Lecture 1: <Bring up the pre-class slide> Attendance, based on Enrollment records

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Lecture 1:
<Bring up the pre-class slide>
Attendance, based on Enrollment records
If your name isn’t called, talk to me after class.
My name is Mike Panitz
This is BIT 143: Programming & Data Structures in C++
If you’re in the wrong class, now is the time to leave.
We'll continue meeting at this same time, and place
First up: course web page
Log in (you've got your account activated, right?)
Fire up IE/Netscape
Load up the course web page
Book mark it, so you don't have to re-type it every class
While you're doing that, I'm going to take attendance
Web page explanation:
You'll use this a lot, so take a couple minutes to get used to it
Announcements middle
Everything else on the left
Assignment info at the top-left, underneath course materials
I post my lecture notes on-line
They're for my use, not yours – if they happen to help you,
If not, too bad
Why Take This Course?
You did well in BIT 142, and want to continue.
You already know the basics of programming, and want to learn C++
specific stuff.
You want a solid introduction to basic data structures.
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Note that this course expands on what was covered in 142 – I'm assuming that
you can use C++ for:
Functions, function arguments, return values
flow control (if, while, etc)
types and variables, assignment
#include, header files
cout, cin
Objective: Learn C++ Programming!
Learn by doing
This class isn’t a traditional, “listen to lecture, do reading, do homework,
lather, rinse, repeat” type course – the only way to make sure you’ve got it right
is to actually do it.
A lot of time – expect 10-15 hours/week outside of class, on average.
Understanding is the key!!!!
Ex. of 1st grade HW assignments on add/subtract
you don’t have them, but you know how to do it.
Avoid the “typing monkey” approach – the more you understand, the
easier it’ll be later.
If you try something & it works, figure out why.
<Run through topic list>
You just got a summary of the course, so we’ll start covering stuff for today
Do this before the next class, or you’ll be behind
If info isn’t on here, you should ask before it’s an issue.
“I didn’t know” isn’t a valid excuse.
Neither is “the computer ate my homework”
YOU are responsible for knowing the syllabus!
No quiz questions, but should know what’s going on.
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Some details may change as the quarter goes on, but
Syllabus :
Required Books
Probably a good idea to bring the book to class, if you can.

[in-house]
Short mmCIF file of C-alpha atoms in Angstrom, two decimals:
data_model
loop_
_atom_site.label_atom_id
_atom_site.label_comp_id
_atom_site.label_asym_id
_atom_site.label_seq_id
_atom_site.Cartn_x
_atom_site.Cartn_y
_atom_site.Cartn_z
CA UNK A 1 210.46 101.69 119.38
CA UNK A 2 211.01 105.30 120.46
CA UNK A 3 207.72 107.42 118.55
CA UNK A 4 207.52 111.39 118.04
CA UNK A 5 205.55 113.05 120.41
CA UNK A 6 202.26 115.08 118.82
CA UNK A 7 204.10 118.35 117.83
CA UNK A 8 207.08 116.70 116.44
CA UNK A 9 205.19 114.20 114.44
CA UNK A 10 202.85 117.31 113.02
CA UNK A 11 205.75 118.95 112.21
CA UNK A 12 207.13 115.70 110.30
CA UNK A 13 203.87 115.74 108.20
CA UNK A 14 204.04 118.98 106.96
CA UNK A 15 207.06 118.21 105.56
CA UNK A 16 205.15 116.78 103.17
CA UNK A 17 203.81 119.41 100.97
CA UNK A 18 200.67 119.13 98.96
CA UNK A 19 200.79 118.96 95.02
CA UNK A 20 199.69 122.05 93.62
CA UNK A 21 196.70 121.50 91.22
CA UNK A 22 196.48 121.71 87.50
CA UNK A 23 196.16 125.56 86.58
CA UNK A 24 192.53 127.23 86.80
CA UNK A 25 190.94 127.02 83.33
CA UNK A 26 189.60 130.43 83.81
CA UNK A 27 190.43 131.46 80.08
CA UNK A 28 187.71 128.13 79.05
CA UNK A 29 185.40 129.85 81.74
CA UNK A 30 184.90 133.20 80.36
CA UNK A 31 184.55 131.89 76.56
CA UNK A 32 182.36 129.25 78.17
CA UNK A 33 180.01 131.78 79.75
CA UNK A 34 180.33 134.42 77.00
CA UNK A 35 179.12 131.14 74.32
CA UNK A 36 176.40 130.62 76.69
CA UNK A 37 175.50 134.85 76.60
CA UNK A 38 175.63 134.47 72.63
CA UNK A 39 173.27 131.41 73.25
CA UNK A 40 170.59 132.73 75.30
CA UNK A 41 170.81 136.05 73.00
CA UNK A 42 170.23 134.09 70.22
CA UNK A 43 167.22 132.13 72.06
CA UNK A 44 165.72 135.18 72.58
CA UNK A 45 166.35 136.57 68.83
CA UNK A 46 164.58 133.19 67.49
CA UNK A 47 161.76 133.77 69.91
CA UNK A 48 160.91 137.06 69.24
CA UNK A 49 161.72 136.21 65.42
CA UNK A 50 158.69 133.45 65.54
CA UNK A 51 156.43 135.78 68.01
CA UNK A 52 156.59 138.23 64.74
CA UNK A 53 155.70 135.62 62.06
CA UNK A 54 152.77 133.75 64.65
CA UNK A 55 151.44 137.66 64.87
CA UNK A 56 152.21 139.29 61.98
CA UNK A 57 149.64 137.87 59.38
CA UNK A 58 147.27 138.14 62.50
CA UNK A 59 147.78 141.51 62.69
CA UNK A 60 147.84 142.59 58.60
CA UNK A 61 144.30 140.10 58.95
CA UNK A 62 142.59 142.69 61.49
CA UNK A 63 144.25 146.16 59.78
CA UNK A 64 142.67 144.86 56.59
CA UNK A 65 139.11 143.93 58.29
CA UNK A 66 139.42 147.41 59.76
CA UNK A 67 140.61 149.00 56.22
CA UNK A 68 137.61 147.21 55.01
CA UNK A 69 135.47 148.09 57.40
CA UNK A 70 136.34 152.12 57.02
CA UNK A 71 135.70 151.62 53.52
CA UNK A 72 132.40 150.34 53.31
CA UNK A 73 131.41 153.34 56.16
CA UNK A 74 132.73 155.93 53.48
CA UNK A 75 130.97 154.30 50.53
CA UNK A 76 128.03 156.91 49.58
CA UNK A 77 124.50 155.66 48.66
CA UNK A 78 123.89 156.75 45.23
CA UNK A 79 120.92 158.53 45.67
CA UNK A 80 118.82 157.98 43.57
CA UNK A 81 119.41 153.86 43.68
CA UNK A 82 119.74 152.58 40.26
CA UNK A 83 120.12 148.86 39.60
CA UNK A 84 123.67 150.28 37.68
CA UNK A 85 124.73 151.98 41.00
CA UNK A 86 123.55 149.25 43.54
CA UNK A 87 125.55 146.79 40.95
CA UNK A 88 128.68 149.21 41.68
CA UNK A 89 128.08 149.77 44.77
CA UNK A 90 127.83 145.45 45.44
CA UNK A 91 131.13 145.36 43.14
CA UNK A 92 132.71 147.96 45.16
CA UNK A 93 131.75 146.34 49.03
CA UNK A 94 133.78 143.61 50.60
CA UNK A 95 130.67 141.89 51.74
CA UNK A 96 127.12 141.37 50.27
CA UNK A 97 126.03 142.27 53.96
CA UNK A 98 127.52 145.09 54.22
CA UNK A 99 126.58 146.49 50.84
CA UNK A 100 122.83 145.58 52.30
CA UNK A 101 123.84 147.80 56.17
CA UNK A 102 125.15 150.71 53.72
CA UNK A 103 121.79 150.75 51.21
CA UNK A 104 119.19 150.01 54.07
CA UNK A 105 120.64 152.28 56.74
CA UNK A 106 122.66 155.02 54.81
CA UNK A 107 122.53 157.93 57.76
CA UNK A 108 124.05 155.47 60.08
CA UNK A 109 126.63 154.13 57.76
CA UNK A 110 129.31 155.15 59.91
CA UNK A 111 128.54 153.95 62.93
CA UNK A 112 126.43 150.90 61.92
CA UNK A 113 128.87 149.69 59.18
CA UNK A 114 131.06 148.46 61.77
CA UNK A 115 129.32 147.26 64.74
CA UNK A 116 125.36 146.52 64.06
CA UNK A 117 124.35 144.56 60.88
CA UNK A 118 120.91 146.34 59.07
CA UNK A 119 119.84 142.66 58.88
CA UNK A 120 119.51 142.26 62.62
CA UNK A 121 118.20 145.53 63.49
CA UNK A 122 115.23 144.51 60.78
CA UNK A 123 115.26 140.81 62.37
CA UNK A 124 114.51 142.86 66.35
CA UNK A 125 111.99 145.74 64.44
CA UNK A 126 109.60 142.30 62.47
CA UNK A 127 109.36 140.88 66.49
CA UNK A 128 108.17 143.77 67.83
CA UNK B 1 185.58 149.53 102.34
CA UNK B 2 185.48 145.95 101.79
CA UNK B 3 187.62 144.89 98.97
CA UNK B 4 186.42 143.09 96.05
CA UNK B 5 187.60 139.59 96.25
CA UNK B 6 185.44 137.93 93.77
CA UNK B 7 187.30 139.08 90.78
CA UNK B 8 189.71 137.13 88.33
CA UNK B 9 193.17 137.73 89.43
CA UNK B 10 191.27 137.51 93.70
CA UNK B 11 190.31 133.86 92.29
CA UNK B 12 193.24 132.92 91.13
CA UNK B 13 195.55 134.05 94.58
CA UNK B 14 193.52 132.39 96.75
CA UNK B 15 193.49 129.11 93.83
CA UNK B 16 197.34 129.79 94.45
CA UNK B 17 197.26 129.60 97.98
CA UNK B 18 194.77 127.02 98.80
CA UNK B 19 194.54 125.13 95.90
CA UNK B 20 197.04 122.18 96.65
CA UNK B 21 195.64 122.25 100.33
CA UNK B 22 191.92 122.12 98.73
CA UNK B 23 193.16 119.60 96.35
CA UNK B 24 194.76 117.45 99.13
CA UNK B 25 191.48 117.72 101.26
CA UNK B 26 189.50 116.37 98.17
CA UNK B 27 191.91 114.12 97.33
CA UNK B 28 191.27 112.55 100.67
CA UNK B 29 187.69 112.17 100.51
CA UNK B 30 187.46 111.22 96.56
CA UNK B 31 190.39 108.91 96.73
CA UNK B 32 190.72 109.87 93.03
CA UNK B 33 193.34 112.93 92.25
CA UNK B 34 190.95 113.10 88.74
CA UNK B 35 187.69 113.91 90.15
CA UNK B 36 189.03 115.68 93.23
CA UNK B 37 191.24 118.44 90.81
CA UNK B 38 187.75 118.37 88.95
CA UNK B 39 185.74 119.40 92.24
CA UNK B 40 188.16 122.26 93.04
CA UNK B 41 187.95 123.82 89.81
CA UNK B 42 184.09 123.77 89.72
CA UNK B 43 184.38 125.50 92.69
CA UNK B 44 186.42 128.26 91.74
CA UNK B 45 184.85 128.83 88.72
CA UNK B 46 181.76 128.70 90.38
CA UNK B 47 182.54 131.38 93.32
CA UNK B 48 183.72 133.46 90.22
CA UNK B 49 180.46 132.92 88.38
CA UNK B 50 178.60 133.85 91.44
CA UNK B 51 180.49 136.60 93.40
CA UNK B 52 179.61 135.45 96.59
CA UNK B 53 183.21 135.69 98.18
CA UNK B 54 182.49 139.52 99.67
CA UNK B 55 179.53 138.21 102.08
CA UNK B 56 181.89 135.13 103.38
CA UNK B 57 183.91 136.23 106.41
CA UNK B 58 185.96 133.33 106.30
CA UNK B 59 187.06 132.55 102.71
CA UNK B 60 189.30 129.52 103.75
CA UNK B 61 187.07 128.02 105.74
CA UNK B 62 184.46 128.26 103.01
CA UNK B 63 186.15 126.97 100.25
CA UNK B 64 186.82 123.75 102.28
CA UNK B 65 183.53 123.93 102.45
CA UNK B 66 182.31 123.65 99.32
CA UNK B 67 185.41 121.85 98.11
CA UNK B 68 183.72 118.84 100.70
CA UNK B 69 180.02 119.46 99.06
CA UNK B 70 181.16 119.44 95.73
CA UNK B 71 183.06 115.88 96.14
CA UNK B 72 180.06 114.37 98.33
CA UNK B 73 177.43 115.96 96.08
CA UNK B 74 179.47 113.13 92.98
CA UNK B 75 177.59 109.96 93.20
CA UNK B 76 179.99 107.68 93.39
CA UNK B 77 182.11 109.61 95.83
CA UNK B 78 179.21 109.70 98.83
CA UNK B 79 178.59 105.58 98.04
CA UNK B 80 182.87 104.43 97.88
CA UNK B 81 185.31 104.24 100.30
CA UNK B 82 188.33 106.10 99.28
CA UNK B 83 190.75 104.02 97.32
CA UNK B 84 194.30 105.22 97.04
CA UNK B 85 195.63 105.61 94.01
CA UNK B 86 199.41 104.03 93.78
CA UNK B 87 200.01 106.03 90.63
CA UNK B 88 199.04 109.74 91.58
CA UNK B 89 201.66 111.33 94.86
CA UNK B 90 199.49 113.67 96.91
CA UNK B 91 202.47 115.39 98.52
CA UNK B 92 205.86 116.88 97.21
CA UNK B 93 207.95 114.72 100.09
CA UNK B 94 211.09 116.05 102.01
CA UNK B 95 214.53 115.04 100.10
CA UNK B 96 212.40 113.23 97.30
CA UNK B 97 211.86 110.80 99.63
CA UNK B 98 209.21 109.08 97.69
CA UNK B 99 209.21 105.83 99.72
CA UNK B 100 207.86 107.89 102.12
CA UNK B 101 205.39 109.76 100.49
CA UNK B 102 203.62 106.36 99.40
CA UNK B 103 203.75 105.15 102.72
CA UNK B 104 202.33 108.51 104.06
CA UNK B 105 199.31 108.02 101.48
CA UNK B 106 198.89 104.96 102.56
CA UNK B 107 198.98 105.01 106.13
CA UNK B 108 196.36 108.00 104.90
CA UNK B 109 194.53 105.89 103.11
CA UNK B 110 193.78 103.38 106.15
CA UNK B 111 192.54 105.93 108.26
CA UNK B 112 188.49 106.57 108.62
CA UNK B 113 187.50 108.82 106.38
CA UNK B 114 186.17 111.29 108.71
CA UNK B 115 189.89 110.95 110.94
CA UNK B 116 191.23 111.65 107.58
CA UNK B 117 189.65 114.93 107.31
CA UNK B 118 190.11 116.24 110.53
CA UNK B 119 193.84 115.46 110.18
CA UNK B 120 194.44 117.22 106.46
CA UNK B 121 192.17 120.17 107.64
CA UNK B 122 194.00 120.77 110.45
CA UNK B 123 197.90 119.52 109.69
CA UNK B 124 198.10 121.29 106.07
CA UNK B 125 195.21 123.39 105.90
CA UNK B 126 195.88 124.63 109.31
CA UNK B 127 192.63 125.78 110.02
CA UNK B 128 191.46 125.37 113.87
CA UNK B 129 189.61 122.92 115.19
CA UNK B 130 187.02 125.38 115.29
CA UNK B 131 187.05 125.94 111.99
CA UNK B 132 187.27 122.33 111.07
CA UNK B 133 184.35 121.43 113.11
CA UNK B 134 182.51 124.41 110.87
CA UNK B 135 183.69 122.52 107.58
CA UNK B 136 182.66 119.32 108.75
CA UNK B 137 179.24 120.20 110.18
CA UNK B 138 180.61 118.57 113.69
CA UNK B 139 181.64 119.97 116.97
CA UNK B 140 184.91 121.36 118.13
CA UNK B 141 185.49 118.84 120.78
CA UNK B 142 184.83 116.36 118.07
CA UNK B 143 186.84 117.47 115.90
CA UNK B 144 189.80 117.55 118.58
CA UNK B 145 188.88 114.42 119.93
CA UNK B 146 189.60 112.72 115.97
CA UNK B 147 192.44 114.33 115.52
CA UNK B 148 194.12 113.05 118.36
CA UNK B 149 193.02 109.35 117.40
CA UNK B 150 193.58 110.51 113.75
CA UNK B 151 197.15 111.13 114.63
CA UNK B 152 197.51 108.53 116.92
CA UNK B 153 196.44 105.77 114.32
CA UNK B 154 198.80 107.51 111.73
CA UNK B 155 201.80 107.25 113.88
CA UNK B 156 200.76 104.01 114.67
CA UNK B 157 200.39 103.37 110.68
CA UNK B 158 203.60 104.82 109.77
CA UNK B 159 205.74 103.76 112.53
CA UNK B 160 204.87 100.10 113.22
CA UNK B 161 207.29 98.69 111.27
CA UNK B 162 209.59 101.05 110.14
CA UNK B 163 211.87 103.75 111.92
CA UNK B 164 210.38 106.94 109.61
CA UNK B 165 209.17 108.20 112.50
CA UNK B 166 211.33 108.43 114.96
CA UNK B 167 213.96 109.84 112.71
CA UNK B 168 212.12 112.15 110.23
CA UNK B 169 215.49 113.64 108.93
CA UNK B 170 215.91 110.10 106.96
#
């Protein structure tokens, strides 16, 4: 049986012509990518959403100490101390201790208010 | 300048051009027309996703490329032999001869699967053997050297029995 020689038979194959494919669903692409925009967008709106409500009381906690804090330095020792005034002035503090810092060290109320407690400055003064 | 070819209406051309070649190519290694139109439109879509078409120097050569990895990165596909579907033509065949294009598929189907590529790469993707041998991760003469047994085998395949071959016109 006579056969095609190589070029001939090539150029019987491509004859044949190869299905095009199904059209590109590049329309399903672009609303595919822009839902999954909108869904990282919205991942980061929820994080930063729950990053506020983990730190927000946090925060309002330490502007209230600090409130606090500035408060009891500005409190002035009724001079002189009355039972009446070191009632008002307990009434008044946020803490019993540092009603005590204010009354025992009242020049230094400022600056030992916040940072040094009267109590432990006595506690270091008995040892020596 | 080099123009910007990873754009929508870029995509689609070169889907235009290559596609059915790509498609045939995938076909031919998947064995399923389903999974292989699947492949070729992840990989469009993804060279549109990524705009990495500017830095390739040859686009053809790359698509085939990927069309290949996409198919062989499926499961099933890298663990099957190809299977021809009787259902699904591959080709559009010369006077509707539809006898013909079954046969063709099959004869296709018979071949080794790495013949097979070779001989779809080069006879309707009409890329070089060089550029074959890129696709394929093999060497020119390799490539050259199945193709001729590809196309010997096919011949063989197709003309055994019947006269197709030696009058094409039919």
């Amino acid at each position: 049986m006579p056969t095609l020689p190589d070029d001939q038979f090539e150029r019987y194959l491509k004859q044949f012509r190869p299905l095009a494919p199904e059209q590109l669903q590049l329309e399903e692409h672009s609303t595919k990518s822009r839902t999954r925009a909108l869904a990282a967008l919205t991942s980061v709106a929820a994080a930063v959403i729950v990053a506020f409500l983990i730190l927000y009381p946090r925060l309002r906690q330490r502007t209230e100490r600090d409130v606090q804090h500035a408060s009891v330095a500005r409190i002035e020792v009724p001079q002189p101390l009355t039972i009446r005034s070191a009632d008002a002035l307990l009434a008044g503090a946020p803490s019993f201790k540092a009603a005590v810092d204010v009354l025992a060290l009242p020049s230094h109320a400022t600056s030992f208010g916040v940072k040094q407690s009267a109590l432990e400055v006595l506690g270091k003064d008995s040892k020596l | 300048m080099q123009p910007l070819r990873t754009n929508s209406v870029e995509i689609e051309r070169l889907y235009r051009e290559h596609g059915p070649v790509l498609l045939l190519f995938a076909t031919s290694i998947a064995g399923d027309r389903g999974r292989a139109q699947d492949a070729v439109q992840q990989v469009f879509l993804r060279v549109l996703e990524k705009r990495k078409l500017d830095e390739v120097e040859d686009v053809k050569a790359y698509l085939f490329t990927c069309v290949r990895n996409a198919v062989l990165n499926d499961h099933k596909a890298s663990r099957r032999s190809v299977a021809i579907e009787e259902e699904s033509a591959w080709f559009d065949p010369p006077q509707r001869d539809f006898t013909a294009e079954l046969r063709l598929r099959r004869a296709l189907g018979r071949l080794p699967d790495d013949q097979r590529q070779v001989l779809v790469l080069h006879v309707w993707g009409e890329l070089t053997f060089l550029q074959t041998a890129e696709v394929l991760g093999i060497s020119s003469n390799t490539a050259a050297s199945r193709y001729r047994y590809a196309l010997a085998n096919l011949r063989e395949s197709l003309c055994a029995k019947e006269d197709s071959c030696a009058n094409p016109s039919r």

NOTE: In order to sell the books back to the campus store at the end of
the quarter, you need to keep the CD with the book!!. I’m pretty sure
that if a textbook comes with a CD (like ours does), the campus store
won’t buy it back unless the CD is present.
Office hours will be held on Thursday, 2pm till 4pm
If these hours don’t work for you, email me questions,
or arrange another time
Contact Info – Email is the best way to contact me.
Drop printed material in my mailbox in Room 154
Don’t check email from home:
Don’t plan on getting a response F, Sa, Su
Another good reason to start work before the night it’s due 
Behavior Rules
The main thing is that you don't disturb the people near you.
If you don’t want to pay attention, that's fine
Don’t force your decision on the people near you
No Cheating!!
All work will be done individually!
If you need help, send me email, or else talk to the tutor
Cheating is copying something verbatim
Eliminates need to assemble anything yourself
Note that this is a step on that ladder-thingee
Thus you’ll only hurt yourself.
If you cheat, you’ll fail
If you cheat but don’t get caught, you’ll get flogged on the exams
Then you’ll fail (or at least do really badly) 
Explain 30% of grade.
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Personal Data Sheet
For use by this class (i.e., me) to know more about you.
Don’t fill in anything you don’t want to.
Don’t spend a lot of time on this
This was mailed to people, via USPS, prior to the start of class
If you've got this filled out, hand this in now.
Technical Announcements:
If you don’t have an account, go to the Open Learning Center
Save stuff in “My Documents” (network drive), NOT your desktop
Desktop gets copied to a server when you log out,
copied to the next computer you log into
Once saved a 100MB file on my desktop – took me 15 minutes to log in
Textbook is on reserve at the library
Can be checked out for a couple hours at a time
It’ll be convenient if you don’t want to lug your book around, and have
time before/after class.
Pairwise Reading: Grading